The mother on housing benefit who described the reality of being at the mercy of landlords in an under-regulated  rental market that offers little security to the tenant ... the distress of her children who never know when the roof over their head is going to change its shape yet again, or which school they will move to ... the frustration of the disabled man in a wheelchair who is told by the woman at the job centre that it will probably be best if he omits the fact he is a wheelchair user when writing an application - and is later told by the same official that she understands what it must be like to be disabled because her brother is disabled too ... the inspirational primary school teacher of ten years service who rages against the conformity and inanity of a curriculum that has become distorted by the meaningless demand for testing and evaluation ...

And then Jeremy. The crowd of around 4,000 - spanning the generations - were uplifted. We had a glimpse of a better future. A socialist vision.

We Pledge:         An economy that works for all

We will create a million good quality jobs across our regions and nations and guarantee a decent job for all.


By investing £500 billion in infrastructure, manufacturing and new industries backed by a publicly-owned National Investment Bank and regional banks.

Where will the money come from? Running a national economy is not the same as planning a household budget. Quantitative Easing (QE) - creating new money - has been a key element in both Tory and Labour government responses to managing an economy in crisis. It can and will continue to be so. Redistribution of income but even more importantly redistribution of wealth will be a critical means to make the economy healthier and society fairer and more just.

Heartlands, Pool, Cornwall - Saturday afternoon 6 August 2016 - the people gather

We Pledge: Secure homes for all 

We will build a million new homes in five years, with at least half a million council homes, through a public investment strategy. We will end insecurity for private renters by introducing rent controls, secure tenancies and a charter of  private tenants' rights, and increase access to affordable home ownership.

Where there is the political will, there is always a way. Remember the Labour government's achievements between 1945 and 1951 in war-torn Britain ...

We Pledge: Security at work

We will give people stronger employment rights from day one in a job, end the exploitation of zero-hour contracts and create new collective bargaining rights, including mandatory collective bargaining for companies with 250 or more employees. We will create new employment and trade union rights to bring better security to the workplace and win better pay and conditions for everyone. We will act against the undercutting of pay and conditions through the exploitation of migrant labour.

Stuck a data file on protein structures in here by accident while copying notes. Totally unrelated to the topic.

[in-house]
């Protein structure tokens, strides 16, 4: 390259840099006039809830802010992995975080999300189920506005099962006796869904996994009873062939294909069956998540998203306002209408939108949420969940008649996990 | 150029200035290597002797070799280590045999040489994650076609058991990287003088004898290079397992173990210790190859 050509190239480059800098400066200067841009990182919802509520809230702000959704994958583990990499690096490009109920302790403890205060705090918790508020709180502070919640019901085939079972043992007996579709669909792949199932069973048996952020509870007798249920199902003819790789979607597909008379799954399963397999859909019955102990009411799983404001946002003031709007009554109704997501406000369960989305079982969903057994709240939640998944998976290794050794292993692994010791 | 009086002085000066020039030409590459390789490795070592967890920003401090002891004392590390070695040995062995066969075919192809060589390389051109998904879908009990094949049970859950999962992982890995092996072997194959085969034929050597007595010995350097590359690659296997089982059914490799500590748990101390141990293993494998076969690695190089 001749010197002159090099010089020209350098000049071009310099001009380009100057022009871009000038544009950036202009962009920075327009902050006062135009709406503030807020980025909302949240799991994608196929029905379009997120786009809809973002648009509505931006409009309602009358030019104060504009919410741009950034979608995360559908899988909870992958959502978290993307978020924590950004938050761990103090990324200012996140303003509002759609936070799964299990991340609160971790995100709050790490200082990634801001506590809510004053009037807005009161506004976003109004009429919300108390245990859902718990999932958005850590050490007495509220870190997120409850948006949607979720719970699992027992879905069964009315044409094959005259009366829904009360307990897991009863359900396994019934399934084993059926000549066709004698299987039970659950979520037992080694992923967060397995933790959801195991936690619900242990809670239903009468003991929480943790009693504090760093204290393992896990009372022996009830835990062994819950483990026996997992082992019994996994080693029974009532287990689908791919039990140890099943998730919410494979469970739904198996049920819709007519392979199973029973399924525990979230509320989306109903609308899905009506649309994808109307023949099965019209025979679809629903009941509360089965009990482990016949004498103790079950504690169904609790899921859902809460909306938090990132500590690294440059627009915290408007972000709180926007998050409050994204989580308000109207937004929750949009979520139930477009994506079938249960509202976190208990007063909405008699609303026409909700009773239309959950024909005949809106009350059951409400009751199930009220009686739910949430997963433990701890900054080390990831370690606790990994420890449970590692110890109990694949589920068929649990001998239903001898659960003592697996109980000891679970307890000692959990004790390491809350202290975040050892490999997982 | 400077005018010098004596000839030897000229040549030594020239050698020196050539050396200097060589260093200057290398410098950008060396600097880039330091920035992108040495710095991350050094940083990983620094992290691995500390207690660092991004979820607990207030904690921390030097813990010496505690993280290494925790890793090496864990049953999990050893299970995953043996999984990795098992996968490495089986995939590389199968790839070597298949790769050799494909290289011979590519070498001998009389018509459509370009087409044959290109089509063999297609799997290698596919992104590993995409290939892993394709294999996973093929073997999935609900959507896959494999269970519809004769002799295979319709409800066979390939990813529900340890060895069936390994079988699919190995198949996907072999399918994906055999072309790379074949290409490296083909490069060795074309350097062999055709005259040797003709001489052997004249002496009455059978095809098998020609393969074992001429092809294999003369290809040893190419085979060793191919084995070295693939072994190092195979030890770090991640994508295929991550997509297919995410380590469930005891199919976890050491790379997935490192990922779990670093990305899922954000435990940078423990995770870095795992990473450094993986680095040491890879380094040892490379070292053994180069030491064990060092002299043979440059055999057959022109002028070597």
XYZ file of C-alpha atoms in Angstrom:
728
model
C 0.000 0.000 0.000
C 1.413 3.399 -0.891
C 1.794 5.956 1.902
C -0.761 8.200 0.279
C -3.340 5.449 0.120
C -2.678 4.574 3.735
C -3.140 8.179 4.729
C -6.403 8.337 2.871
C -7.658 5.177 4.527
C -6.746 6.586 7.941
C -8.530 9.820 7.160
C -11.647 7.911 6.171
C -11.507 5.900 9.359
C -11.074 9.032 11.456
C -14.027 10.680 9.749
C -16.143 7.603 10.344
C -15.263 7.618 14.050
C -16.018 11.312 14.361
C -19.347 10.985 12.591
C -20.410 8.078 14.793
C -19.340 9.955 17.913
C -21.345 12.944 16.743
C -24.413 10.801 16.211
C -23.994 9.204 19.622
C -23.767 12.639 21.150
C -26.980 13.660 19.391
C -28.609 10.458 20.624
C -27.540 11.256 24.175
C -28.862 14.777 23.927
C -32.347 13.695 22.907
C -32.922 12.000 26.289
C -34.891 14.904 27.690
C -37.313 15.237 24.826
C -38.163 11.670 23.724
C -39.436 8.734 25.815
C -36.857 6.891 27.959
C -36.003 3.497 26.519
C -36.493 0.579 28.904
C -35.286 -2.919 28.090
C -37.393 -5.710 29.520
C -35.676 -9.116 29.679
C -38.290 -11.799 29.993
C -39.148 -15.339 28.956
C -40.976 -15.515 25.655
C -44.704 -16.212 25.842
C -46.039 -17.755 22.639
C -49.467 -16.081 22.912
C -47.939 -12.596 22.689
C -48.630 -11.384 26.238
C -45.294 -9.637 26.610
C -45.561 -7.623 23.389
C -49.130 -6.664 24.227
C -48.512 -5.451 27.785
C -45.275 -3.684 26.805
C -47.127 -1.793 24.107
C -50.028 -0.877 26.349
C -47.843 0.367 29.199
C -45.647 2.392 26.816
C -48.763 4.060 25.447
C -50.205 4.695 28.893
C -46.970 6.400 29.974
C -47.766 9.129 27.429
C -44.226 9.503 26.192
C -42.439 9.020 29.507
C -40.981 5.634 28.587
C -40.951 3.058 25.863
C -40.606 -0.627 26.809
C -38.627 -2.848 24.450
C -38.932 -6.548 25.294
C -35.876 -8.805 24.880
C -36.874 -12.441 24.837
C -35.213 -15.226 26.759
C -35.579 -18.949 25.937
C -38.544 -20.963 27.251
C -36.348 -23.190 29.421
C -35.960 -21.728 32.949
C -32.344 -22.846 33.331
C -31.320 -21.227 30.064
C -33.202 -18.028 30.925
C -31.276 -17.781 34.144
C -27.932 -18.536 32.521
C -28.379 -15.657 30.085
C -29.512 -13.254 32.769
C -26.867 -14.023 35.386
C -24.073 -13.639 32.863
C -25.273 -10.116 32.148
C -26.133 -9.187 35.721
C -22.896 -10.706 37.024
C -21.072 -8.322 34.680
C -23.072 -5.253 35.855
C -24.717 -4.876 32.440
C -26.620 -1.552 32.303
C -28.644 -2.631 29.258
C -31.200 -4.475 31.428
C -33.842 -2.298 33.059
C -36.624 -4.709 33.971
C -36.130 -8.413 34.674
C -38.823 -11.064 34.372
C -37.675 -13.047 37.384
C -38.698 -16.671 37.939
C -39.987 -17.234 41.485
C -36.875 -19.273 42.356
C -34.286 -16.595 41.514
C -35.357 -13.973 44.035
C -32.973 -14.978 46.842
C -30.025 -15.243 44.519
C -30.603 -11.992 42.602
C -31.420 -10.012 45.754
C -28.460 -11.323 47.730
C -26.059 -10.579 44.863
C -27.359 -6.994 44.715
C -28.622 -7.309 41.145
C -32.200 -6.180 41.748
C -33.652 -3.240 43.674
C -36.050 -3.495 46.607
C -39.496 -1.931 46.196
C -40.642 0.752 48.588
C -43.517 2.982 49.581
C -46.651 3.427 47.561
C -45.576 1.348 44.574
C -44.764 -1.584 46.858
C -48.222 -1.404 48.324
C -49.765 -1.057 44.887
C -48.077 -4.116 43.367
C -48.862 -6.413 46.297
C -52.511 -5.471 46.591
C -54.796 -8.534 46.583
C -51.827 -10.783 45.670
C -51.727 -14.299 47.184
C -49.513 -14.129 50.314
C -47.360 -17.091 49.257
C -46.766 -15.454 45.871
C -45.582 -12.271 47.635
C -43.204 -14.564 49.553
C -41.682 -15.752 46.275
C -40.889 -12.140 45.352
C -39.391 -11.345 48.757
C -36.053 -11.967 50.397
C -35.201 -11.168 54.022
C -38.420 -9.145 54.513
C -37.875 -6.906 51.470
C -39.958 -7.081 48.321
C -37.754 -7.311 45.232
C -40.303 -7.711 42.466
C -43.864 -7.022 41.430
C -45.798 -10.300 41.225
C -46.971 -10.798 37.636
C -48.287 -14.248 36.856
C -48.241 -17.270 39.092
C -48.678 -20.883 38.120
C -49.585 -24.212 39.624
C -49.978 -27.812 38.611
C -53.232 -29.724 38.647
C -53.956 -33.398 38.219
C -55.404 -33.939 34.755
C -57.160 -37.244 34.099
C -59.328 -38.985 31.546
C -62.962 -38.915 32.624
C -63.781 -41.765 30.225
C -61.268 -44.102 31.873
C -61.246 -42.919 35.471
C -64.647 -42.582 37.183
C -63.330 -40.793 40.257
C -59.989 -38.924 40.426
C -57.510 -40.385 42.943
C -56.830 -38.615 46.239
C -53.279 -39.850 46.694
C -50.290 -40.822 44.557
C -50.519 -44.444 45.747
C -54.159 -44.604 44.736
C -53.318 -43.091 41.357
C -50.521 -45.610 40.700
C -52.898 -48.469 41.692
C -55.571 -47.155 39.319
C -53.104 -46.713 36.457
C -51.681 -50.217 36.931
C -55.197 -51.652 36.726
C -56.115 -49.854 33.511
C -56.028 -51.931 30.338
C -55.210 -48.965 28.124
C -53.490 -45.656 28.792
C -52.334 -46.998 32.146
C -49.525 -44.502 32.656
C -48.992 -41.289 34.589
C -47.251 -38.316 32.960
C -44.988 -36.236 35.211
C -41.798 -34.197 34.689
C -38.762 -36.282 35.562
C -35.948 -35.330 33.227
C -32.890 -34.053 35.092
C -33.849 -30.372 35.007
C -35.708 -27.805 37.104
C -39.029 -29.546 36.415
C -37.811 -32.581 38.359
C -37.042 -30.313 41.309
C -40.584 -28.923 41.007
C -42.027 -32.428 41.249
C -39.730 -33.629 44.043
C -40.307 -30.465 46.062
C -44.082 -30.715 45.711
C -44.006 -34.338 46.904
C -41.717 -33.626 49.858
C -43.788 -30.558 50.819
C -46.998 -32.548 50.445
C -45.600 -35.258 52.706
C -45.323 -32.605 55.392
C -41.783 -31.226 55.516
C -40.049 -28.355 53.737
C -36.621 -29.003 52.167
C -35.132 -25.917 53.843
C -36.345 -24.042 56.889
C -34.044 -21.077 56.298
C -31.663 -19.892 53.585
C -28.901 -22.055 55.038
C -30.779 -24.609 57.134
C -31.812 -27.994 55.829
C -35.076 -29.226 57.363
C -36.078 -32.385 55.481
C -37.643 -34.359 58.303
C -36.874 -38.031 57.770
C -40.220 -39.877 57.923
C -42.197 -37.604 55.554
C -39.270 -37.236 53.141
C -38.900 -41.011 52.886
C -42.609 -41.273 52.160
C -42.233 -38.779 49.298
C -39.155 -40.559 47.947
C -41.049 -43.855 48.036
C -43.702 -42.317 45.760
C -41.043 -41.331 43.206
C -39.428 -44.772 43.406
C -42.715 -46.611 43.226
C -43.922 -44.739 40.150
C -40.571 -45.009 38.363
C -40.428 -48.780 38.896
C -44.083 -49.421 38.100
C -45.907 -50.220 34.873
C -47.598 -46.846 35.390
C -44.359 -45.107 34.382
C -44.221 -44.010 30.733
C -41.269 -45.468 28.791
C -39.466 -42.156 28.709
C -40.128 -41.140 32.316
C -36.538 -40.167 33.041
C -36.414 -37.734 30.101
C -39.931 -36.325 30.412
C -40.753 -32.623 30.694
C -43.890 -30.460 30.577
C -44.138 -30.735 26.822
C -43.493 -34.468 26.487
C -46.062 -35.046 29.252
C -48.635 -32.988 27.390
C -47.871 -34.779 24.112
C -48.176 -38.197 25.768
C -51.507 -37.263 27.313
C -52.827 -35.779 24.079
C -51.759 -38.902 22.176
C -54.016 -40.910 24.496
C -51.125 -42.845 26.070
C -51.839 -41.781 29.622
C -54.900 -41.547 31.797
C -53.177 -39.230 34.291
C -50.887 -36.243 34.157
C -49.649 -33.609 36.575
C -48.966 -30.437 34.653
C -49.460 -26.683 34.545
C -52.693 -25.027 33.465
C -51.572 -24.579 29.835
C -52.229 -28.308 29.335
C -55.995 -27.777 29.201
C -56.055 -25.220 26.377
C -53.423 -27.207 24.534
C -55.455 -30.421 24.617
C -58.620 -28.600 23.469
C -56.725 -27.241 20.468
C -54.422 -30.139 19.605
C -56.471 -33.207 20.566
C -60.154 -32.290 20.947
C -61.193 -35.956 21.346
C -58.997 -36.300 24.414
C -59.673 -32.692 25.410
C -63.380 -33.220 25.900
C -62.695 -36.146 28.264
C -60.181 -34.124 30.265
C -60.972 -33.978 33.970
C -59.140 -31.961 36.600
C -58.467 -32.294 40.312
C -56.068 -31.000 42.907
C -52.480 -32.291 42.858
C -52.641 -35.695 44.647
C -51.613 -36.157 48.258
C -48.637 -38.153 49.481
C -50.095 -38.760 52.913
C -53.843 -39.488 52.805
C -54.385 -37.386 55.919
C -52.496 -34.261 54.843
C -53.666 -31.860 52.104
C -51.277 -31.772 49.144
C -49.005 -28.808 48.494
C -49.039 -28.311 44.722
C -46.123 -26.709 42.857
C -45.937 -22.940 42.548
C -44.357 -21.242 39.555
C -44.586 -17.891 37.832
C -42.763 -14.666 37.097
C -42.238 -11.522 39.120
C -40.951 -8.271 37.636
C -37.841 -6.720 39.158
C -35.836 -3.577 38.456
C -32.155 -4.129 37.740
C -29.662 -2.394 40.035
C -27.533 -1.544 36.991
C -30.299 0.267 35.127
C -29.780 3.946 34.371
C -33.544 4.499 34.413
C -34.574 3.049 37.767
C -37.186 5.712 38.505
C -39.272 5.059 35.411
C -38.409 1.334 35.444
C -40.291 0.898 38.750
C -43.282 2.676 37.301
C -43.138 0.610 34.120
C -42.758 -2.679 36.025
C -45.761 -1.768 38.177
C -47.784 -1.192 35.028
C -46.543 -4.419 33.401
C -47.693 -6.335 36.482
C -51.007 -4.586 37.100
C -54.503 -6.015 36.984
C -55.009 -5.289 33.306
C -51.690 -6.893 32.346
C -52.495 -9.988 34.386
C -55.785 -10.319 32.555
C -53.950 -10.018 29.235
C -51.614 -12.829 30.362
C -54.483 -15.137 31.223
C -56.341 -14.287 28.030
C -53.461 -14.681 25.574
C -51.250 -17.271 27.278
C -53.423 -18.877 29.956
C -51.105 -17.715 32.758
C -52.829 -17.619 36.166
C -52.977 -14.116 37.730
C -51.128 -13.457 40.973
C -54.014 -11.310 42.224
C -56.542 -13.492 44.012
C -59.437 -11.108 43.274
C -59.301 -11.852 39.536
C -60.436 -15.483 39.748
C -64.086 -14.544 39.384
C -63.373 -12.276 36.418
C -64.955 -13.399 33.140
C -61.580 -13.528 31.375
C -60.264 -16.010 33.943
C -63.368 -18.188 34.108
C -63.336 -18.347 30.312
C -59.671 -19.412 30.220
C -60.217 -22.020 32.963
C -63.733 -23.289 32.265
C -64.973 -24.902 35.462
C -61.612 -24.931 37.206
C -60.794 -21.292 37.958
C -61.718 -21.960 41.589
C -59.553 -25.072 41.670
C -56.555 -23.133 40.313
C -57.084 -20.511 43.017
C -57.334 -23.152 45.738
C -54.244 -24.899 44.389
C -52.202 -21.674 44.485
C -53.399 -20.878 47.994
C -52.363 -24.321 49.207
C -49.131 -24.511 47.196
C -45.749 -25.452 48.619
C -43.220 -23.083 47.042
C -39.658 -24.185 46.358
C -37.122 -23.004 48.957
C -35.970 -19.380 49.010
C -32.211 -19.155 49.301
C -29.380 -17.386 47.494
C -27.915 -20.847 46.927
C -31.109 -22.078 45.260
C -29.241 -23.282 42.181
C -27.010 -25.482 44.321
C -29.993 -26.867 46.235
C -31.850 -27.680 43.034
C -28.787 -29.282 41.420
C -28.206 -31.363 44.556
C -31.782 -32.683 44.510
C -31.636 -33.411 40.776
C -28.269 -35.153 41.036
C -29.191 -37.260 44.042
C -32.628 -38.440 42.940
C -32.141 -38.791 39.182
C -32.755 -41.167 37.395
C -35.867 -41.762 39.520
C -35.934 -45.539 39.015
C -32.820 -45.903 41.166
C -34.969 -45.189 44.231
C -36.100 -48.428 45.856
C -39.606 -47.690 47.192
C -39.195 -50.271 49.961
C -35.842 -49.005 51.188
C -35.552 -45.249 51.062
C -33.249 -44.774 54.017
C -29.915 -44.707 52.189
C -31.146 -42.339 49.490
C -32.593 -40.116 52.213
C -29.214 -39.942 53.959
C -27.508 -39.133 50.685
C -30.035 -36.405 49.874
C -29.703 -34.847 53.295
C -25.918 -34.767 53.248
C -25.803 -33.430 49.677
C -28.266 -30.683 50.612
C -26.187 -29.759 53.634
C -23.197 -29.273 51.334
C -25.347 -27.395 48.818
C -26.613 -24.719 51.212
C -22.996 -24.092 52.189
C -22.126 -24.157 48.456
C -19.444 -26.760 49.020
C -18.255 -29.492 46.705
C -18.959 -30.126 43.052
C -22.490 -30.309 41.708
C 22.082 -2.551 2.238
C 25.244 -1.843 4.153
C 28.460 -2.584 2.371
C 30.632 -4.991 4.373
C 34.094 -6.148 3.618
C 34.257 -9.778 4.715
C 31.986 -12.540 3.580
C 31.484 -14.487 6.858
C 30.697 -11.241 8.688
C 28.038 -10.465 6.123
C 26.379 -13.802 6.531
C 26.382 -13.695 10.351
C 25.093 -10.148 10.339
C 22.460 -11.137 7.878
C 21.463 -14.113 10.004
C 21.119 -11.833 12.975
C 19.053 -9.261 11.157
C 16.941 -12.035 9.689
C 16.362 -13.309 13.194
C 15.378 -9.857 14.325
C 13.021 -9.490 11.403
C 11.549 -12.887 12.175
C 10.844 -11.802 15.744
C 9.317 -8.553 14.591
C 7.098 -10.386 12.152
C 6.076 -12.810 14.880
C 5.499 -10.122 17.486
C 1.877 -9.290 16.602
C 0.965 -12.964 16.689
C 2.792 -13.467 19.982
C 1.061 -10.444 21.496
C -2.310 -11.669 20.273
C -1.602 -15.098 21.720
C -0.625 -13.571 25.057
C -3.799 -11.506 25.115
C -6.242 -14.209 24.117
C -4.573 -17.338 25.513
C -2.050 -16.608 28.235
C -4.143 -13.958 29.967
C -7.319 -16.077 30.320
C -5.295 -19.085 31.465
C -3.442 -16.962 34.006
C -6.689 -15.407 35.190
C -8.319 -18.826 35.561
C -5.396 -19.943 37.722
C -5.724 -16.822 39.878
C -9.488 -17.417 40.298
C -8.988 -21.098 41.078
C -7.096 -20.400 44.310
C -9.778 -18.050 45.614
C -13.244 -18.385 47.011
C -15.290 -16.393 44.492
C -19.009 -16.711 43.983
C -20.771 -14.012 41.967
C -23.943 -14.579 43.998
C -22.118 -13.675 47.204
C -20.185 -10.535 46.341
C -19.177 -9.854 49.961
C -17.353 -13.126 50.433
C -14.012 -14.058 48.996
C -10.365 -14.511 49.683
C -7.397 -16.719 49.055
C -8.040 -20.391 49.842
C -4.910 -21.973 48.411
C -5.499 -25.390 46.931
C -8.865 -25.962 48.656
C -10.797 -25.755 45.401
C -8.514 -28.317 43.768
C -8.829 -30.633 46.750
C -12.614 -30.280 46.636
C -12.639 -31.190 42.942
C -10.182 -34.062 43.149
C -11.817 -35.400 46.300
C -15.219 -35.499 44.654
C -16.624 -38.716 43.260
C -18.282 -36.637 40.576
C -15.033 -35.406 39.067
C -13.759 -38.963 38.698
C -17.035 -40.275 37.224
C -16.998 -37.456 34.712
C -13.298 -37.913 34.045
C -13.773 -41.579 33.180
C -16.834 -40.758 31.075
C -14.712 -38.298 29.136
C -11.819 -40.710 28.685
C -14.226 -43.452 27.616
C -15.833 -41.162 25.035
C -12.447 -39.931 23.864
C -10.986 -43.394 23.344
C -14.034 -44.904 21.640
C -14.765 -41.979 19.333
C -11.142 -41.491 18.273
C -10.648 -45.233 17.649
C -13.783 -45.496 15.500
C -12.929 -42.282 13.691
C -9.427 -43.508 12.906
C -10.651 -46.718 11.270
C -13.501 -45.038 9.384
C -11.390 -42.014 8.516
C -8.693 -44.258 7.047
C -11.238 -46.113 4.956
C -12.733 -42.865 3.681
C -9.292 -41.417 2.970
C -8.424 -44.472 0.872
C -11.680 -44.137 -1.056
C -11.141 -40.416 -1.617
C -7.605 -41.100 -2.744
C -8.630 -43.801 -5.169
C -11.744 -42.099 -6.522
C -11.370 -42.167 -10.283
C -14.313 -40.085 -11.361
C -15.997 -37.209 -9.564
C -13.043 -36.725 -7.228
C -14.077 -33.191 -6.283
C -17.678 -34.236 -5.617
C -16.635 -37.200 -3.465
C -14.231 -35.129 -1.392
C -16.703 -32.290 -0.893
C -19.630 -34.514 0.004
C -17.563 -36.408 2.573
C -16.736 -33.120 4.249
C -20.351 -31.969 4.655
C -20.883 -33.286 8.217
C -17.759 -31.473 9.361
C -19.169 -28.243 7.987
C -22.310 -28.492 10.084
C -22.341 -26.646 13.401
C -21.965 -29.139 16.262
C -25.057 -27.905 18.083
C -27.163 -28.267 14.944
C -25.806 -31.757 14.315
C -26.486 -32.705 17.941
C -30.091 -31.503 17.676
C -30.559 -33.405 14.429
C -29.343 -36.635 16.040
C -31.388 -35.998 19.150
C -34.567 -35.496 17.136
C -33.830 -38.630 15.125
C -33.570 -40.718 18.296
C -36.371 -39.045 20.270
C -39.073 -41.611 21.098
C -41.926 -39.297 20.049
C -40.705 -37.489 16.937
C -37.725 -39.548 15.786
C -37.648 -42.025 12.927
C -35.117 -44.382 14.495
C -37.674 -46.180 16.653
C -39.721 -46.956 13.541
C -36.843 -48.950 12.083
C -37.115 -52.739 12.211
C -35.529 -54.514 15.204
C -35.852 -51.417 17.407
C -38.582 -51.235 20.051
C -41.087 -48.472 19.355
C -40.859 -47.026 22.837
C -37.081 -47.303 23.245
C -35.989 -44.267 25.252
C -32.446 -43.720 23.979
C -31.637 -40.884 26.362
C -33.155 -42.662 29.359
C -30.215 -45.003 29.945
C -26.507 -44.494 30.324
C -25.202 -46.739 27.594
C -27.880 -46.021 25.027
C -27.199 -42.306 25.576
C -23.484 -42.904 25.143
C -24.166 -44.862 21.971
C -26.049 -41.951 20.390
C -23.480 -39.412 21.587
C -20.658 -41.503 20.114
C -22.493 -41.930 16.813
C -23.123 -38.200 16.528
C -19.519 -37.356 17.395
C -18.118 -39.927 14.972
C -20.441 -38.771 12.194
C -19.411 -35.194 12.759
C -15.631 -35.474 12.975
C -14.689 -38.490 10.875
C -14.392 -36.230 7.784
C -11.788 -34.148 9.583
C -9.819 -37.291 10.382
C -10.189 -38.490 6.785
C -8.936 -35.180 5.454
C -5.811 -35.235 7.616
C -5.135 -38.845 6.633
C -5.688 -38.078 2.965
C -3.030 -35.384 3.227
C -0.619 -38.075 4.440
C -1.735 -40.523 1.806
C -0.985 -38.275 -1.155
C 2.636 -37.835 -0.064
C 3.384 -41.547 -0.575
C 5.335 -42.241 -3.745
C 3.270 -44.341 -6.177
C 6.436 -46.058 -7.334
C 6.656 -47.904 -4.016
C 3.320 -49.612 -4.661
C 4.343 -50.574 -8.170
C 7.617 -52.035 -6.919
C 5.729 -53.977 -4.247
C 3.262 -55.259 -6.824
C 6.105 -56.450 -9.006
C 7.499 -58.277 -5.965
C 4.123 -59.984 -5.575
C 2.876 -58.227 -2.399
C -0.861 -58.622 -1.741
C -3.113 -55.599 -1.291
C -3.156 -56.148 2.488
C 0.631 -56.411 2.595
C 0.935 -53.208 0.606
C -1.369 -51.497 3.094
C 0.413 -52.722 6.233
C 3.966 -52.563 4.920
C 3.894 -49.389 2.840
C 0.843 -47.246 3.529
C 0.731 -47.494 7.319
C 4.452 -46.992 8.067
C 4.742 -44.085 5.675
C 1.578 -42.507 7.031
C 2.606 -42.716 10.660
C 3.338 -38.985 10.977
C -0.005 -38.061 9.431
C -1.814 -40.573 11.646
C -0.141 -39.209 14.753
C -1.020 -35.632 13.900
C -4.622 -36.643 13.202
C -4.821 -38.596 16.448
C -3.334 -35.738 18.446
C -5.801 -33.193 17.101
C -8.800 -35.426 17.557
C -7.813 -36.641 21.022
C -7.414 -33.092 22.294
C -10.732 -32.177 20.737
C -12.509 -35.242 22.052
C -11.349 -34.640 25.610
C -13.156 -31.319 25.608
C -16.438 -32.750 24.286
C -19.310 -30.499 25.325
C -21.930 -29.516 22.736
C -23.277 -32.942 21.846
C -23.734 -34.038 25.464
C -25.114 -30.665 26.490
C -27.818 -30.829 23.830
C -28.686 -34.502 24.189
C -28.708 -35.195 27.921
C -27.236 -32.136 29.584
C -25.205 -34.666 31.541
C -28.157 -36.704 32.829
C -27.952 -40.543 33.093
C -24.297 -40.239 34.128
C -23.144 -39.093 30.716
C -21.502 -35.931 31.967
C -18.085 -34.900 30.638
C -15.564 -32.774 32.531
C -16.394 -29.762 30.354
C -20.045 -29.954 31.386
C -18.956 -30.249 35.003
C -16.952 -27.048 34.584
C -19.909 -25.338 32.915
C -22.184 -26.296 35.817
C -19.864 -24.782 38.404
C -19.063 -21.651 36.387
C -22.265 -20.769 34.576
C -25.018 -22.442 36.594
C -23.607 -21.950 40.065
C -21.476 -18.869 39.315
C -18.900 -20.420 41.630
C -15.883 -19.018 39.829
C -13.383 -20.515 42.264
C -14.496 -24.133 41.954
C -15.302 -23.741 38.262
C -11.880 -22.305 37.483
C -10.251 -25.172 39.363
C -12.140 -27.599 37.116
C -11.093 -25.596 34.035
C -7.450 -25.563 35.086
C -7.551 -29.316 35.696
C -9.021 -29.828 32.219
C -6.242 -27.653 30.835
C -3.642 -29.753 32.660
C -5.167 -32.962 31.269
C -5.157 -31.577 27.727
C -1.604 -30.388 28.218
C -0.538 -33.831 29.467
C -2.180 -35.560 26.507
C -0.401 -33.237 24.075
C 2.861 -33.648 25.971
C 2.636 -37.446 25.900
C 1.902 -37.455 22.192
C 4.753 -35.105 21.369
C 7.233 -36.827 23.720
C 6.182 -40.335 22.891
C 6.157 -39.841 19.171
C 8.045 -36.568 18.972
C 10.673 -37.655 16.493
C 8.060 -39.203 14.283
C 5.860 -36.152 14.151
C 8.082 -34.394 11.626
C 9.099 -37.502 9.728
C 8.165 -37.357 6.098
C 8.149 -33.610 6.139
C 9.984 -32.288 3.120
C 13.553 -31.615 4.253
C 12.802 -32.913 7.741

Early seats at the rally for Jeremy Corbyn and all the people - 6 August 2016

This is government for the people, by the people - and in the interests of the people. Democracy in a word. Who wouldn't want to vote for such policies?  Corbyn and his policies, unelectable? His enemies - our enemies - are running scared.

Sunday 31 July 2016


Sunday October 9 is the date this year for the Oxford Half Marathon. I couldn't resist the challenge when I realised that Oxford now had a half marathon instead of the 10 k I loved so much back in 2010 when I finished in 64:16. I must have been caught up in the emotion of it all; the year before I had completed the Wymondham New Year's Day 10k in 59:40 and two years later in 2012 I managed a Broome 10K in 61:19. But who cares about times when you're running past portals into your own life - three years an undergraduate (1967-70), six years a resident (1980-86). I remember being so weary when I reached the University Parks at the end of that 10K in 2010. For over an hour I had been revisiting some of the most formative experiences of my whole life.

University Parks Oxford - 10K finish - 2010

Well, I'm doing it all again in 2016! I love going back to Oxford for college gaudies every five years or so and now I have another excuse. The first picture on this blog shows a very weary me striving for the finishing line in the Parks in 2010 and the second picture reveals the route this year in 2016. I shall enjoy blogging about the Oxford run in October after I return - and keeping anyone interested up-to-date about my training for the London Marathon in April 2017 now I have secured a gold bond place to run for the Salvation Army and raise money for their drug rehabilitation/addiction services. That prospect is so exciting!

Today, the last day of July, I started my serious training for Oxford (and of course London) by completing two circuits of my local 3.5 mile up and down hill run - 7 miles in 74 minutes. Not too bad for starters; the body and mind were working in gentle harmony without too much resistance. Next Sunday, 8 miles; the Sunday after, 3 circuits (10.5 miles); the Sunday after that, 11.5 miles - and the final Sunday in August, 4 circuits (14 miles). Plus two additional one circuit runs and one gym session in each of these four weeks. Then it's off to Greece and the island of Patmos for the best part